If Facebook hadn’t bought WhatsApp for a whopping $19 billion, most Americans would never have known what it was. Now it’s that company I wouldn’t have minded owning with one hundred thousand other people.
If you still don’t know what WhatsApp is at this point, it’s a simple messaging program that relies on mobile data networks to transmit texts and photos. Its ease makes it the ideal tool for international texting. I don’t use it nearly as much as I used to when I lived abroad, but I still primarily use it to communicate with friends overseas. But I have rarely, ever used it in the States, because it will probably never fulfill a need in American life. Technology doesn’t transcend culture, it’s part of it..
Technology—the devices and apps people use—varies place by place and I haven’t always understood that. Though I used to cover the latest and greatest during my Gizmodo and Lifehacker days, I still remember when I came back from Hong Kong for good and saw a credit card being swiped through an iPad for the first time in NYC’s Union Square. (I flipped out.) Nothing like this existed in Asia, where I had just spent four years working. Evidently, this shit was mainstream.
No one in the States knew about WhatsApp then, because internationalism isn’t part of our cultural framework. The majority of American travel remains domestic,1 which means someone heading to Phoenix doesn’t have to deal with the fact that AT&T doesn’t operate in Guadalajara. If we rarely run into a problem, there’s little incentive to adopt solutions for it. The use of technology has always been about innovation in response to a real need for something.
When it comes to text messaging at home, a wide array of options exist: actual text messaging, Google Voice, FaceTime and Snapchat. These things are mostly great for a domestic market, but they all have shortcomings that fail horrendously for international markets. Globalization, ja? And for better or for worse, I’m certainly not going to be Snapchat sexting to my insurance provider anytime soon.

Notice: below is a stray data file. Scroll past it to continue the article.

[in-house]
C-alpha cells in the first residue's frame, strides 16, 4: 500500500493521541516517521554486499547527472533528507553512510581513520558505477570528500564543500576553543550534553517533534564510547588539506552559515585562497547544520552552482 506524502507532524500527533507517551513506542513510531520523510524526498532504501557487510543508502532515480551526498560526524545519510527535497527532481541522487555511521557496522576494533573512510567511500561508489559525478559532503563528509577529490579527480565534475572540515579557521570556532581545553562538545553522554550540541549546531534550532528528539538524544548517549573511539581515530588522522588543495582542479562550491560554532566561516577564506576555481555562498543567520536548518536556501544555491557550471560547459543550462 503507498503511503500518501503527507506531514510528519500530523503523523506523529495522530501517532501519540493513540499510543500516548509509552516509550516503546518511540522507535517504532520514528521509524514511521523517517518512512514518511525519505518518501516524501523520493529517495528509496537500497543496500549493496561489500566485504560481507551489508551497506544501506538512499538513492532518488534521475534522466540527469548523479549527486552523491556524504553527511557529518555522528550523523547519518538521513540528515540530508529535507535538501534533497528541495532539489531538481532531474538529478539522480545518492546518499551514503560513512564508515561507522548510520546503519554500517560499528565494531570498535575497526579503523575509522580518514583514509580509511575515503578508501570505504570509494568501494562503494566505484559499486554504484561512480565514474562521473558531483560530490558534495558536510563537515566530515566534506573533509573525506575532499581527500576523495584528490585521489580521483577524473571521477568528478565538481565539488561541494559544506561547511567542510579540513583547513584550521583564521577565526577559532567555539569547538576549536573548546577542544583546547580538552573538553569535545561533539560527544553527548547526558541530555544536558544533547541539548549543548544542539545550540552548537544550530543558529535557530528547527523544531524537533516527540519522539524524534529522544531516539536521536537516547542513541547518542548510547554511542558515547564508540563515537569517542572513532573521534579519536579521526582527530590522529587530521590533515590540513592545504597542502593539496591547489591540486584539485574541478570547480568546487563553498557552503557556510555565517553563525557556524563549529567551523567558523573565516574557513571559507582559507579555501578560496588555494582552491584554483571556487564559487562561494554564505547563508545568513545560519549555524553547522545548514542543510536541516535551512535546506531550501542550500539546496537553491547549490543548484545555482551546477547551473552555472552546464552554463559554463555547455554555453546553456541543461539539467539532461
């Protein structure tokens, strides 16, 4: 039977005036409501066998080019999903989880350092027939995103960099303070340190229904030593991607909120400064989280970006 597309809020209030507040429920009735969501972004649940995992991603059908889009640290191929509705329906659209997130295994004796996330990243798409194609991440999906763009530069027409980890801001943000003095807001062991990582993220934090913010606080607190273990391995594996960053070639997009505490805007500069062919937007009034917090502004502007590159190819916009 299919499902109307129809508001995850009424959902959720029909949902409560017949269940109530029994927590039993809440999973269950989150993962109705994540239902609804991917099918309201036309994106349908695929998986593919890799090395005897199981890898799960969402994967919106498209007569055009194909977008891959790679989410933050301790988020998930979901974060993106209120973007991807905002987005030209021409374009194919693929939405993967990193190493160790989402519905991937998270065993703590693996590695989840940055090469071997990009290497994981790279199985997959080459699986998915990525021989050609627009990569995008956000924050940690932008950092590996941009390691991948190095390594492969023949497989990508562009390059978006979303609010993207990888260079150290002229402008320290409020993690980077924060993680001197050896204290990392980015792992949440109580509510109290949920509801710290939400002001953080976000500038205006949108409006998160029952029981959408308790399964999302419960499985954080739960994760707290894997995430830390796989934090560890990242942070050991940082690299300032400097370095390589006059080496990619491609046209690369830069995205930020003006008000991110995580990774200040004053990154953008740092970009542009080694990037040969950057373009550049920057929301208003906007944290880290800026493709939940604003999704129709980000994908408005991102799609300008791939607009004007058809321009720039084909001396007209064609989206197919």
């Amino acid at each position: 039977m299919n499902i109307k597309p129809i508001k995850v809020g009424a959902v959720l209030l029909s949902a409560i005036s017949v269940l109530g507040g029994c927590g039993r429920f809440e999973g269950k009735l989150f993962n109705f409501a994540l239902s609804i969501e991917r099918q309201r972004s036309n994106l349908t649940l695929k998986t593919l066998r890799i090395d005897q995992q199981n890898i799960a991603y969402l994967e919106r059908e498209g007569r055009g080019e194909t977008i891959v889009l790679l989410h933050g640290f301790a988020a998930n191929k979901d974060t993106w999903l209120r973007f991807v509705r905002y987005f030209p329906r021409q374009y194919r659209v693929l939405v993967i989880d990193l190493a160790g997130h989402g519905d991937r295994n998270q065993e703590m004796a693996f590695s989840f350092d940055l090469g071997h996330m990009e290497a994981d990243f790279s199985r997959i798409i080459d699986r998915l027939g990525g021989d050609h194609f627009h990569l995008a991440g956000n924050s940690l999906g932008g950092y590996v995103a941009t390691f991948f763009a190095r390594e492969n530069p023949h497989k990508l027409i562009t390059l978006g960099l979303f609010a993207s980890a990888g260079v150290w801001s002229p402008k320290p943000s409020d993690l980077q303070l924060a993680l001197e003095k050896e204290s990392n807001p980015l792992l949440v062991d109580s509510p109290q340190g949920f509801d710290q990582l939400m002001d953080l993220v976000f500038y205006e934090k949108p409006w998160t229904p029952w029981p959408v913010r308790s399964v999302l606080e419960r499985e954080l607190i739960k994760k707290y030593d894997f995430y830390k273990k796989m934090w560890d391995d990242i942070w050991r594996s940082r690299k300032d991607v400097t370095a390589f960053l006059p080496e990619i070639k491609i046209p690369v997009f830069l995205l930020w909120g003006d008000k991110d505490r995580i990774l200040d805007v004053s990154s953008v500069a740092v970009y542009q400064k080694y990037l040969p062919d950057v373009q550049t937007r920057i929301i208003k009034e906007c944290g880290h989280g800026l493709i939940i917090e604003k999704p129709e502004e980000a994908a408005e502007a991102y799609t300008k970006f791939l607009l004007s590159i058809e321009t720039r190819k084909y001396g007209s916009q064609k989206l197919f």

The main thing about international text messaging—even if you have T-Mobile—is that it’s pretty expensive. There are obviously workarounds if you have data access through traditional roaming or buying a local SIM card that’s preloaded with it. But absolutely none of the alternatives I listed above ever seem to work as well as WhatsApp. Google Voice, for instance, doesn’t play with international numbers outside the US at all, but it’s great for keeping tabs on your domestic contacts. FaceTime is severely limited by the fact that not everyone in the world owns an iDevice. Snapchats aren’t really designed to last beyond predefined periods of time.
That leaves a handful of remaining options like Facebook Messenger, WhatsApp and similarly-minded apps like Viber. Now let’s forget for a moment that Facebook bought WhatsApp for a disgusting sum of money. I’m not really here to rehash Facebook’s valuation of WhatsApp but it’s still important to figure out Facebook Messenger’s role in this, which was more or less WhatsApp’s direct competitor. Not only does it have fewer shortcomings than any of the other services abroad, it also lets us understand why WhatsApp is so popular.
The main difference between the two technologies center on the fact that WhatsApp relies on the numbers in a phone’s contact book to populate a contact list. Messenger, on the other hand, primarily relies on a person’s Facebook connection to someone. (It also uses phone numbers, but no one seems to like giving Facebook their phone number. I wonder why.) Unfortunately, in most cases, establishing a connection on Facebook involves revealing a lot of information to someone you might have just met. A phone number is still the most superficial connection someone can make, without making a firmer social commitment.